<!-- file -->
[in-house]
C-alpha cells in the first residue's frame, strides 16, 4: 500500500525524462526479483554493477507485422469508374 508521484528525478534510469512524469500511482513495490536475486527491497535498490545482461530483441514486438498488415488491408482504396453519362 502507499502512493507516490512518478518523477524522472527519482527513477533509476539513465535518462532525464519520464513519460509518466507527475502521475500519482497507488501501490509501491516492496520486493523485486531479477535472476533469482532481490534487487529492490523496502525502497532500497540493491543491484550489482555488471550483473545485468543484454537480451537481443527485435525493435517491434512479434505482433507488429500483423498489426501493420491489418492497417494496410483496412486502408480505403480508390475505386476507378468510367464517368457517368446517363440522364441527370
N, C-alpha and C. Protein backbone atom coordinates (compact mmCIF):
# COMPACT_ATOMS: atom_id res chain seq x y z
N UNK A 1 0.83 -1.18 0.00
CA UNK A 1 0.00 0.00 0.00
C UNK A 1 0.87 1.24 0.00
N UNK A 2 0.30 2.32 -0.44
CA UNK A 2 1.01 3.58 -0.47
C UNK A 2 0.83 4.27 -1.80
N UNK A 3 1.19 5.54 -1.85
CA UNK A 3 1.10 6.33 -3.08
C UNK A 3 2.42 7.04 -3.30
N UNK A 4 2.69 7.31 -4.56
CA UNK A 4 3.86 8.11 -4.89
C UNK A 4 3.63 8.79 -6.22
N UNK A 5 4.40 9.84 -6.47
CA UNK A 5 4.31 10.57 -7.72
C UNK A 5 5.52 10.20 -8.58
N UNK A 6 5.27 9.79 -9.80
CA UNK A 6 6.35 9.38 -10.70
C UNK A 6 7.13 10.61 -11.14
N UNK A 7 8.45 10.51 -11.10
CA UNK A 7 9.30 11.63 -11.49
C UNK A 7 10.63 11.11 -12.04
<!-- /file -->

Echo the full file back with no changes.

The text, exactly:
[in-house]
C-alpha cells in the first residue's frame, strides 16, 4: 500500500525524462526479483554493477507485422469508374 508521484528525478534510469512524469500511482513495490536475486527491497535498490545482461530483441514486438498488415488491408482504396453519362 502507499502512493507516490512518478518523477524522472527519482527513477533509476539513465535518462532525464519520464513519460509518466507527475502521475500519482497507488501501490509501491516492496520486493523485486531479477535472476533469482532481490534487487529492490523496502525502497532500497540493491543491484550489482555488471550483473545485468543484454537480451537481443527485435525493435517491434512479434505482433507488429500483423498489426501493420491489418492497417494496410483496412486502408480505403480508390475505386476507378468510367464517368457517368446517363440522364441527370
N, C-alpha and C. Protein backbone atom coordinates (compact mmCIF):
# COMPACT_ATOMS: atom_id res chain seq x y z
N UNK A 1 0.83 -1.18 0.00
CA UNK A 1 0.00 0.00 0.00
C UNK A 1 0.87 1.24 0.00
N UNK A 2 0.30 2.32 -0.44
CA UNK A 2 1.01 3.58 -0.47
C UNK A 2 0.83 4.27 -1.80
N UNK A 3 1.19 5.54 -1.85
CA UNK A 3 1.10 6.33 -3.08
C UNK A 3 2.42 7.04 -3.30
N UNK A 4 2.69 7.31 -4.56
CA UNK A 4 3.86 8.11 -4.89
C UNK A 4 3.63 8.79 -6.22
N UNK A 5 4.40 9.84 -6.47
CA UNK A 5 4.31 10.57 -7.72
C UNK A 5 5.52 10.20 -8.58
N UNK A 6 5.27 9.79 -9.80
CA UNK A 6 6.35 9.38 -10.70
C UNK A 6 7.13 10.61 -11.14
N UNK A 7 8.45 10.51 -11.10
CA UNK A 7 9.30 11.63 -11.49
C UNK A 7 10.63 11.11 -12.04